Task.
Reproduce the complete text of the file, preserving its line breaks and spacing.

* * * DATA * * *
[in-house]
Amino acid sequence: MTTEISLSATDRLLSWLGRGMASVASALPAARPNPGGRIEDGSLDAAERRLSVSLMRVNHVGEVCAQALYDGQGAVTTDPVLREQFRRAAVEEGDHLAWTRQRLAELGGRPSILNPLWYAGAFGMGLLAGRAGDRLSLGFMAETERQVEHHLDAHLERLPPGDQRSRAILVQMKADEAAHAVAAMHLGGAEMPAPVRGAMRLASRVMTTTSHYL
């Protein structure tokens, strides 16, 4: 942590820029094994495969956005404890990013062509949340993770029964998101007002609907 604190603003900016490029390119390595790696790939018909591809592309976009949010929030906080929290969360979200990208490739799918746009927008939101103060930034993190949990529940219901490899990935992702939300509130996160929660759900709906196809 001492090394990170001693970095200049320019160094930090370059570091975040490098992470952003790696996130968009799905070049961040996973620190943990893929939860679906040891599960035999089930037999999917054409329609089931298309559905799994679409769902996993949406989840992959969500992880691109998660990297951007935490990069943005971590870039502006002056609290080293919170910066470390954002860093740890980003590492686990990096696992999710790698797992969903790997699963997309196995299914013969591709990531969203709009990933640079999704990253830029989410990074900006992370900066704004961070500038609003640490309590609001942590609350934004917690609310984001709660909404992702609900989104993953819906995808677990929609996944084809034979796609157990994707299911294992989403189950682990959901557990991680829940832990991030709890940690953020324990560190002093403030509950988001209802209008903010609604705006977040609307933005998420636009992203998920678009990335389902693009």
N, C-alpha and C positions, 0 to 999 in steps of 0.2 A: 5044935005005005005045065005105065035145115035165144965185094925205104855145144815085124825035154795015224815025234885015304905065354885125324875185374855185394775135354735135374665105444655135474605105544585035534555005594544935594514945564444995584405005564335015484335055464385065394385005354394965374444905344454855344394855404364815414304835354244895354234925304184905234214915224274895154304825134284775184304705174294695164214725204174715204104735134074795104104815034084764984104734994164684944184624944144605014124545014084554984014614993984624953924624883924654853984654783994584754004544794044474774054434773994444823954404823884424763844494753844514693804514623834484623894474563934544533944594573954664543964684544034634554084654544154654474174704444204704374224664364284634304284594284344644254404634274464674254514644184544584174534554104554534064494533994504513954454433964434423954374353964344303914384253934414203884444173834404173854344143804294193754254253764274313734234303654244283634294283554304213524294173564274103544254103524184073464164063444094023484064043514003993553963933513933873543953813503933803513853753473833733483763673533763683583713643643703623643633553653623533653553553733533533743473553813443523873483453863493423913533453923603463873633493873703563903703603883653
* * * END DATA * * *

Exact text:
[in-house]
Amino acid sequence: MTTEISLSATDRLLSWLGRGMASVASALPAARPNPGGRIEDGSLDAAERRLSVSLMRVNHVGEVCAQALYDGQGAVTTDPVLREQFRRAAVEEGDHLAWTRQRLAELGGRPSILNPLWYAGAFGMGLLAGRAGDRLSLGFMAETERQVEHHLDAHLERLPPGDQRSRAILVQMKADEAAHAVAAMHLGGAEMPAPVRGAMRLASRVMTTTSHYL
């Protein structure tokens, strides 16, 4: 942590820029094994495969956005404890990013062509949340993770029964998101007002609907 604190603003900016490029390119390595790696790939018909591809592309976009949010929030906080929290969360979200990208490739799918746009927008939101103060930034993190949990529940219901490899990935992702939300509130996160929660759900709906196809 001492090394990170001693970095200049320019160094930090370059570091975040490098992470952003790696996130968009799905070049961040996973620190943990893929939860679906040891599960035999089930037999999917054409329609089931298309559905799994679409769902996993949406989840992959969500992880691109998660990297951007935490990069943005971590870039502006002056609290080293919170910066470390954002860093740890980003590492686990990096696992999710790698797992969903790997699963997309196995299914013969591709990531969203709009990933640079999704990253830029989410990074900006992370900066704004961070500038609003640490309590609001942590609350934004917690609310984001709660909404992702609900989104993953819906995808677990929609996944084809034979796609157990994707299911294992989403189950682990959901557990991680829940832990991030709890940690953020324990560190002093403030509950988001209802209008903010609604705006977040609307933005998420636009992203998920678009990335389902693009």
N, C-alpha and C positions, 0 to 999 in steps of 0.2 A: 5044935005005005005045065005105065035145115035165144965185094925205104855145144815085124825035154795015224815025234885015304905065354885125324875185374855185394775135354735135374665105444655135474605105544585035534555005594544935594514945564444995584405005564335015484335055464385065394385005354394965374444905344454855344394855404364815414304835354244895354234925304184905234214915224274895154304825134284775184304705174294695164214725204174715204104735134074795104104815034084764984104734994164684944184624944144605014124545014084554984014614993984624953924624883924654853984654783994584754004544794044474774054434773994444823954404823884424763844494753844514693804514623834484623894474563934544533944594573954664543964684544034634554084654544154654474174704444204704374224664364284634304284594284344644254404634274464674254514644184544584174534554104554534064494533994504513954454433964434423954374353964344303914384253934414203884444173834404173854344143804294193754254253764274313734234303654244283634294283554304213524294173564274103544254103524184073464164063444094023484064043514003993553963933513933873543953813503933803513853753473833733483763673533763683583713643643703623643633553653623533653553553733533533743473553813443523873483453863493423913533453923603463873633493873703563903703603883653